Why Repairing Your EV Is So Expensive | Mint

Why Repairing Your EV Is So Expensive

An electric-vehicle repair course in England. When EVs get into a crash, repairs can be more complex. PHOTO: NICK CAREY/REUTERS
An electric-vehicle repair course in England. When EVs get into a crash, repairs can be more complex. PHOTO: NICK CAREY/REUTERS


Customers are finding there’s a downside to owning an electric vehicle: repair costs.

Electric-vehicle owners are finding a surprising downside to their new wheels: They tend to be expensive to repair after a crash.

When Scott MacFiggen’s neighbor backed into his Rivian R1T pickup truck last summer, the vehicle was left with a dent the size of a bowling ball under a rear taillamp.

MacFiggen was expecting a couple-thousand-dollar bill from the repair shop and to be without his truck for a couple of weeks. “I guess I was a little naive," said the 51-year-old San Francisco resident. The actual bill came to $22,000, and the vehicle took 2½ months to fix.

For EVs, repairs following a collision can cost thousands of dollars more than their gas-powered counterparts, because the fixes tend to require more replacement parts, the vehicles are more complicated and fewer people do such repairs. While those issues may ease over time, first-time electric owners may be startled by the higher costs and longer wait times.

Last year, repairing an EV after a crash cost an average $6,587 compared with $4,215 for all vehicles, according to CCC Intelligent Solutions, a company that processes insurance claims for auto repairs in the U.S.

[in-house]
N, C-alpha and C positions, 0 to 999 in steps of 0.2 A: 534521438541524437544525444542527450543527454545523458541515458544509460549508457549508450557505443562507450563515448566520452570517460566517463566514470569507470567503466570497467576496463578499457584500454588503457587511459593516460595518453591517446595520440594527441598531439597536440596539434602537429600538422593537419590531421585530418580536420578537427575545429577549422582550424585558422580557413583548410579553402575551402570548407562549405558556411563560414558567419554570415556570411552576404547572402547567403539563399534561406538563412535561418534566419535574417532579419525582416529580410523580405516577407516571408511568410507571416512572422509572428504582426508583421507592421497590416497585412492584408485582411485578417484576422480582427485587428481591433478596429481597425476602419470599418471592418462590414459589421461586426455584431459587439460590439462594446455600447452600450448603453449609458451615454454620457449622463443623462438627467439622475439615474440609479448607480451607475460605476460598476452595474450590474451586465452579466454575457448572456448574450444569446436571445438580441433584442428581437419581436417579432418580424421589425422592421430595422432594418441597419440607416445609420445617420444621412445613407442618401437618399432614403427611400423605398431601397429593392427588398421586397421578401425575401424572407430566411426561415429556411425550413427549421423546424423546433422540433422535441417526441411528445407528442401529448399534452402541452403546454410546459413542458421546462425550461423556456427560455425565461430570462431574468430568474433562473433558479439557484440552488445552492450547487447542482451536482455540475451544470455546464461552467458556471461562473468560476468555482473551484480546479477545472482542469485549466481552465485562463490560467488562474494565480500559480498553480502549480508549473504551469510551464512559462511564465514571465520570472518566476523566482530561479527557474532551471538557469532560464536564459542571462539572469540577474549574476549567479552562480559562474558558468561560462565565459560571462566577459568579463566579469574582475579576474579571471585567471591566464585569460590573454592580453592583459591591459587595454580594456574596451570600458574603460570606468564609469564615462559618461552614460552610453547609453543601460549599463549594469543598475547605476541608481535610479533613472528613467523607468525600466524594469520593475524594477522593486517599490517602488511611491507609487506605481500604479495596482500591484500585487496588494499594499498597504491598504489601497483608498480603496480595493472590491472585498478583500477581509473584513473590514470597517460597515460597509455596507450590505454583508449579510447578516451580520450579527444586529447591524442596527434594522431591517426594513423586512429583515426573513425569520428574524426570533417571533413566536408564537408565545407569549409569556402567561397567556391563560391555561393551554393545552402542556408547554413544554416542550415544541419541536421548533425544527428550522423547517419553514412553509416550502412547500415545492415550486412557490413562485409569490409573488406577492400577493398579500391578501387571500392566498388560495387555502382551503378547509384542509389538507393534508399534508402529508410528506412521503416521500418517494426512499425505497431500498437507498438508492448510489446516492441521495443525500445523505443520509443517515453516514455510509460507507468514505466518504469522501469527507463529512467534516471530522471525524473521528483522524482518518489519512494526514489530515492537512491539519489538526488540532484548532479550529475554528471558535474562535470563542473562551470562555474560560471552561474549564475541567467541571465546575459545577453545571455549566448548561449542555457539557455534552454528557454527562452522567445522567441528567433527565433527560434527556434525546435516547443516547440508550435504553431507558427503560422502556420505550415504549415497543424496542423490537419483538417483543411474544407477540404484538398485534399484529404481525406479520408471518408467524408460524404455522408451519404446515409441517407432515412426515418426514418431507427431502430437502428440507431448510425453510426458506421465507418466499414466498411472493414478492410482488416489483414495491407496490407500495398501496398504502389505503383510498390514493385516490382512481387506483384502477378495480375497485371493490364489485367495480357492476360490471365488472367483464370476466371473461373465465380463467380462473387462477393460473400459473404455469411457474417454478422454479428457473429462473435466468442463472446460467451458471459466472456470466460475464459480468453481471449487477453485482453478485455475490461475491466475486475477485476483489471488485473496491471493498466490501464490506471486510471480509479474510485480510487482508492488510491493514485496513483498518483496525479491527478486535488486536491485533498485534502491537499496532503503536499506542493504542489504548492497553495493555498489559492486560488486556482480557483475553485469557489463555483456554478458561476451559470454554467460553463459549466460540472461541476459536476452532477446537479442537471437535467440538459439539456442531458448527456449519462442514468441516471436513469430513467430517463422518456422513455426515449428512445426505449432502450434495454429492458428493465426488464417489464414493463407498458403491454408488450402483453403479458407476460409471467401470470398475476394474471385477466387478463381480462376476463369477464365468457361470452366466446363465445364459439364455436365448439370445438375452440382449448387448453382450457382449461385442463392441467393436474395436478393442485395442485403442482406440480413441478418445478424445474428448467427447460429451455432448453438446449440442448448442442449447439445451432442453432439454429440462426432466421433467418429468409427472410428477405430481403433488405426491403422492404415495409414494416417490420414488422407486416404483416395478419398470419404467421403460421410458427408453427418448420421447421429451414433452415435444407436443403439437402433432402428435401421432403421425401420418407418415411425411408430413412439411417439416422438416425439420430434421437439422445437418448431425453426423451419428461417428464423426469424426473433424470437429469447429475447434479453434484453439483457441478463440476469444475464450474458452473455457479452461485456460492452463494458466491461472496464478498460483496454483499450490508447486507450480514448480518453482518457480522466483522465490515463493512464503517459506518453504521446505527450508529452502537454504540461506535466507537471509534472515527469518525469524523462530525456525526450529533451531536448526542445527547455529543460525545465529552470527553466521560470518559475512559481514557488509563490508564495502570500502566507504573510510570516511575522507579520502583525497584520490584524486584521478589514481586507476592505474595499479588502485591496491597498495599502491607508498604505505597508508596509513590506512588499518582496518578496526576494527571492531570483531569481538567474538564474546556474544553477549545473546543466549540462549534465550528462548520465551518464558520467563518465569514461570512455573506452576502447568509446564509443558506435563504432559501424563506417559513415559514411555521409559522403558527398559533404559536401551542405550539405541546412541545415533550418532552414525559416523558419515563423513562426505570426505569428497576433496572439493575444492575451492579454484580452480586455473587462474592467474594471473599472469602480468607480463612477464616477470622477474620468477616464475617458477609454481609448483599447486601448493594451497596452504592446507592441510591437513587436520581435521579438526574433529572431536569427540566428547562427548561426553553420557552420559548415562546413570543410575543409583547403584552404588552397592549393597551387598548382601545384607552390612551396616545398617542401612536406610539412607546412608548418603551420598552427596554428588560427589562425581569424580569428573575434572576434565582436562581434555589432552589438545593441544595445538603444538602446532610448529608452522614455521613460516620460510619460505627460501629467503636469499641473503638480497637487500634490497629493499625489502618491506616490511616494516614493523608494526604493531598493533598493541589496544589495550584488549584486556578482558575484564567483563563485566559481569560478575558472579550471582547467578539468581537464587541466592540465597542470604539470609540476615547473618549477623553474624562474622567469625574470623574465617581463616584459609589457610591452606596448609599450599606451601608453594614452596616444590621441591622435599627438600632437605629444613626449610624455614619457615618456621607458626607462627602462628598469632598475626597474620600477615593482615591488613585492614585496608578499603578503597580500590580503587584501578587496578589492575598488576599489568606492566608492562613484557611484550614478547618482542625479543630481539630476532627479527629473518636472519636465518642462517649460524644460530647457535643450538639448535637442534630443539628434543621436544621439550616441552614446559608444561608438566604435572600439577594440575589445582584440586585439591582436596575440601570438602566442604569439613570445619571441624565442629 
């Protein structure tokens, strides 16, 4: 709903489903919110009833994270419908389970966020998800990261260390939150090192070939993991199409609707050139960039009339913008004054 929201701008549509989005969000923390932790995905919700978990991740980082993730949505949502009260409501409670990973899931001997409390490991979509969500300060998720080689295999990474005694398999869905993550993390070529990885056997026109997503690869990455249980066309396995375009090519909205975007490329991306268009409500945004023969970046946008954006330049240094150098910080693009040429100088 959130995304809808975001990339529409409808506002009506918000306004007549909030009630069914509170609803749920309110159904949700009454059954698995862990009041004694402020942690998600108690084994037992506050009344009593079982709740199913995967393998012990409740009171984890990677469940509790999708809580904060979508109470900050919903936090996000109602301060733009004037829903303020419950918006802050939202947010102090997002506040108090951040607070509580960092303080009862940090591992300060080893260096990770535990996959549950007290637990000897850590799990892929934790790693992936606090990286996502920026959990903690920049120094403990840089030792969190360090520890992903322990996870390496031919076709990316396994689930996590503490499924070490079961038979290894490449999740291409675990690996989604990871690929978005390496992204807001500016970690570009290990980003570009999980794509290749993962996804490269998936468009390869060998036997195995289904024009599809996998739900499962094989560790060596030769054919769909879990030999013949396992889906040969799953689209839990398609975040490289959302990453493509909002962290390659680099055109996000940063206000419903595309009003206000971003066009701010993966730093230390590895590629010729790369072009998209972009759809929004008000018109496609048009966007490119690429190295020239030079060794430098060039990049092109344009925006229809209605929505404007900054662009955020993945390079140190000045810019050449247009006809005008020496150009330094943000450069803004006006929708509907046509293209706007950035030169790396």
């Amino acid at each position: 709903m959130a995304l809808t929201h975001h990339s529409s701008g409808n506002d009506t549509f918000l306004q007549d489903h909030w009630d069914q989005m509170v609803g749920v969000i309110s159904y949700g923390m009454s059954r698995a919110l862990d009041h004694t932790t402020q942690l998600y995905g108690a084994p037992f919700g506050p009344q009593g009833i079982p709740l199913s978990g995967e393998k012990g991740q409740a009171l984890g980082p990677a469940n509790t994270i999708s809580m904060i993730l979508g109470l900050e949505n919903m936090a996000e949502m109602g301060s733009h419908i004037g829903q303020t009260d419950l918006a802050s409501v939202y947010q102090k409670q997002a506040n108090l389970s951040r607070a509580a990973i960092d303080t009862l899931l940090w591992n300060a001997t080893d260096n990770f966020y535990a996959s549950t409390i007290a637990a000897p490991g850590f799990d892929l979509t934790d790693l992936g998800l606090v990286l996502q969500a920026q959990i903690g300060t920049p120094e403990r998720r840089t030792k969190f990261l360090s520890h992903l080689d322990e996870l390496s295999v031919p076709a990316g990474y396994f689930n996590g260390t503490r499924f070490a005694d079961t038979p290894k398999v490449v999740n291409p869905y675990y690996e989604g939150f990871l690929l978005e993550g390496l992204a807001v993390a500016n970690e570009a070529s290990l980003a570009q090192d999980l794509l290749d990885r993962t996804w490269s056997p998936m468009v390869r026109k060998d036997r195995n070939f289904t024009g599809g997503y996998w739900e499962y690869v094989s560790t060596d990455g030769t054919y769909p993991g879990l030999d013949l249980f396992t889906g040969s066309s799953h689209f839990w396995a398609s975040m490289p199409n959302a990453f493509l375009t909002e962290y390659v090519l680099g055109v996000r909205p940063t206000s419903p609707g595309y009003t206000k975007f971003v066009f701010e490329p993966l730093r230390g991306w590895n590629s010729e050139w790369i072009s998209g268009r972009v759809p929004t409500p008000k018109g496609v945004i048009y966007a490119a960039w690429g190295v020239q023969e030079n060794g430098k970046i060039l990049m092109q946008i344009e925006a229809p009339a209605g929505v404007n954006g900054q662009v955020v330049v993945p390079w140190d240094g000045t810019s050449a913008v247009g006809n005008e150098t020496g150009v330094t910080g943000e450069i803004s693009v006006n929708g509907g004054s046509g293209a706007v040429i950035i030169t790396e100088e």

The increased costs following collisions contrast with the maintenance savings that dealers and automakers promote when trying to get buyers to switch to electric cars and trucks. In addition to not needing gas, EVs tend to require less upkeep. Not needing to do regular chores like oil changes, engine tuneups or replacement of timing belts means that electric-vehicle owners spend half as much maintaining their vehicles as their gasoline-owning counterparts, according to Consumer Reports, a nonprofit consumer organization.

Still, when EVs need repair, it can be costly. Rental-car company Hertz Global Holdings, which operates a large electric fleet mostly composed of Tesla vehicles, said its third-quarter profit was pinched in part because of the cost of repairing electric models.

Higher repair costs are also helping to drive up insurance premiums for electric owners, who pay on average $357 a month for coverage compared with $248 for gas vehicle owners, according to insurance comparison website Insurify.

“People are used to hearing that EVs have fewer parts than a combustion vehicle, but that is not the case in collision repair," said Marc Fredman, chief strategy officer for CCC Intelligent Solutions.

Bringing down repair costs is another complication for automakers as they try to attract first-time buyers and reignite sales growth of electric models, which has slowed in recent months. Companies including Tesla and Ford Motor have slashed prices this year in hopes of attracting new customers.

Last year, on average, an EV repair required roughly double the replacement parts compared with a conventional vehicle, according to CCC Intelligent Solutions. The way many electric models’ parts are bolted or welded in the vehicles often means the components cannot be repaired and have to be replaced, Fredman said.